Water-based clay is a popular choice of clay, as it is fairly inexpensive. Simply, it is clay that is mixed with water, and this means that it dries out quickly as the water evaporates from the clay quite fast.
However, this quick-drying feature is what makes water-based clay a popular choice, as you don’t need to wait days and days on end for your sculpture to harden and cure properly.
It is best to use water-based clay for smaller projects, where you can use up all the clay before the clay dries out quickly. There are ways to store water-based clay though, so you can take out and use only what you need without the rest drying out.
- It is inexpensive
- Easy to work with and ideal for beginners
- Very pliable and sculptable
- Can be kiln-fired to harden and keep shape
- Smoothed over easily with some water
- You need to spray stored water-based clay once a month to prevent it from drying out
- Cannot leave it uncovered as it will dry out
- Not suitable for larger, longer projects as it will dry out too quickly
Type Of Water-Based Clay
Air-Dry Clay: Most types of air-dry clay are water-based. This type of clay dries when left out in the air, and it does not need to be kiln-fired.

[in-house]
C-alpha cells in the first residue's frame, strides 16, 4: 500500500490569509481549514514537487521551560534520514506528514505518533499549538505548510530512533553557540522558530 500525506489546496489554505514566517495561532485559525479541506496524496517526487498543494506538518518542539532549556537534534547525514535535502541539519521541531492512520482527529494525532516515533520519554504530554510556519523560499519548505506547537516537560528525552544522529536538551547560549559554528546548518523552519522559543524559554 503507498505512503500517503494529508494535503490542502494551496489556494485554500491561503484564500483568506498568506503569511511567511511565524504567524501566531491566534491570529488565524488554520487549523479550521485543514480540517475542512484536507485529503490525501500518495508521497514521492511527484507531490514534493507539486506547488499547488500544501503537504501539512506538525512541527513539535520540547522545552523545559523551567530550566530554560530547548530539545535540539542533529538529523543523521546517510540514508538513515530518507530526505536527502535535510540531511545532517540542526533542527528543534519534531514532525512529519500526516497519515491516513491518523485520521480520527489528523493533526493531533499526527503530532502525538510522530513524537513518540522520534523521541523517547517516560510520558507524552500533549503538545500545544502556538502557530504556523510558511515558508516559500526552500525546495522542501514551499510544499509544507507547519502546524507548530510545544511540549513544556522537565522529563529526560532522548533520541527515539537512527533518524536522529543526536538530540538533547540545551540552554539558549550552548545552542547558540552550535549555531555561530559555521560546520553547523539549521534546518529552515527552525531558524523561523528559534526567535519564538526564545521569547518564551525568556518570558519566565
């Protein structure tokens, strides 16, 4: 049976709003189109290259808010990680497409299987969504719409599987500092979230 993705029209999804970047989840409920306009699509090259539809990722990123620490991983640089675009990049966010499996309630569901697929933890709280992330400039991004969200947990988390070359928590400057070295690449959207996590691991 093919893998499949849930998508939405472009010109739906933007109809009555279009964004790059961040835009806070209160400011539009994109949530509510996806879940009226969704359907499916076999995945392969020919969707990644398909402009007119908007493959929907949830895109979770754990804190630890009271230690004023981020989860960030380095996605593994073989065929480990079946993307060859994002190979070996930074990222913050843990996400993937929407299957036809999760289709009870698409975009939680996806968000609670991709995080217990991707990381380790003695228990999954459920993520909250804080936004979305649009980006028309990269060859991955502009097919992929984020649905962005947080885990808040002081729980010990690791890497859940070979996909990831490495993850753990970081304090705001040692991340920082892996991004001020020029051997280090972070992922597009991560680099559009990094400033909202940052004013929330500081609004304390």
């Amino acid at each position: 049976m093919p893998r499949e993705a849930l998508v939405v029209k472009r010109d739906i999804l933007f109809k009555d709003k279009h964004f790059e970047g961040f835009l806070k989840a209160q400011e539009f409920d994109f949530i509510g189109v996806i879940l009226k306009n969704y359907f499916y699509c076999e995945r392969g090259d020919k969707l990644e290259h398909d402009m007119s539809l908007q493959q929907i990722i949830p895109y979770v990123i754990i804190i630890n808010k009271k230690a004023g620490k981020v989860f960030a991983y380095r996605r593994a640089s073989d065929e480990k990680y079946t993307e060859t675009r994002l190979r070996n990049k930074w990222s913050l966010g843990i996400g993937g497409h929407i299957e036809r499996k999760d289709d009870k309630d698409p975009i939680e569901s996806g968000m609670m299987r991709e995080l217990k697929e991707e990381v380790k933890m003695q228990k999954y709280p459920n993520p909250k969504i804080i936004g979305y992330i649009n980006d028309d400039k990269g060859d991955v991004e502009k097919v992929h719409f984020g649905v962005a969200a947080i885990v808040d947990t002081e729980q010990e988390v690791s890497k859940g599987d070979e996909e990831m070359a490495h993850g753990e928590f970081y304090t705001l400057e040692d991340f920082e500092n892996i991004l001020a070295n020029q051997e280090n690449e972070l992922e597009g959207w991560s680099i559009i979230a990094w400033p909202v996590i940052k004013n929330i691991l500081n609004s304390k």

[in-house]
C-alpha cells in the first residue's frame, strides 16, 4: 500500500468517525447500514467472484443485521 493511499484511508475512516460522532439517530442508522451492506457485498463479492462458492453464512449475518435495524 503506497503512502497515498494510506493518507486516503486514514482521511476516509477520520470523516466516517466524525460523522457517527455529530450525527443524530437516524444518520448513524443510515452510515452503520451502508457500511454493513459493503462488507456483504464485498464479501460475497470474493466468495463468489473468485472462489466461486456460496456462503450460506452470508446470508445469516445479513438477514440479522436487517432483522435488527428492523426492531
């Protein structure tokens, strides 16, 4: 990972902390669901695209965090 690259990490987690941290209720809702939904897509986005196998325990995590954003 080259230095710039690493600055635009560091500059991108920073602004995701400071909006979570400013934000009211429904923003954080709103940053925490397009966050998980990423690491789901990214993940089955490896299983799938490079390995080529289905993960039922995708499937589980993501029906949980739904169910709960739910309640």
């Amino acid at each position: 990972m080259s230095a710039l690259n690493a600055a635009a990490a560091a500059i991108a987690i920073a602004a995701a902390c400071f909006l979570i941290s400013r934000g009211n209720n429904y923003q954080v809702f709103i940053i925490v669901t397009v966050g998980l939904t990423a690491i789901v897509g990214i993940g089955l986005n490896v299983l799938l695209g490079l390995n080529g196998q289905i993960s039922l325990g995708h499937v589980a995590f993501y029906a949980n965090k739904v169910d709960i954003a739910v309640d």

Air-dry clay is a popular choice for modeling clay, and you can simply mold the clay with your hands and a few simple tools.
Once dried, the clay can also be decorated with marker pens, inks, and acrylic paints. There are many different things you can do with air-dry clay, which makes it a top choice for modeling and sculpting smaller items.
Crayola has a great air-dry clay that’s perfect for beginners.
2. Oil-Based Clay
Oil-based clays are made from a mixture of oils, clay minerals, and some waxes. This is the clay to choose if you do not want your clay to air dry, so you have an extended time to work on your clay sculpture and are not racing against the clock.
It is important to note that the malleability of oil-based clay can be affected by temperature changes, as the viscosity of the oils can change in different temperatures, meaning that the consistency of the clay can change too.
Oil-based clay can be used over and over again, so it is a popular choice with animation artists, and it is easy to bend and move without breaking.
This modeling clay on Amazon is my favorite. It comes in fun colors and is easy to use.
- Suitable for larger clay sculptures as it will not air dry
- Fine details can be worked into oil-based clay
- Does not dry out in the air, so you can take your time with your sculpture
- Is not sticky so will not stick to other surfaces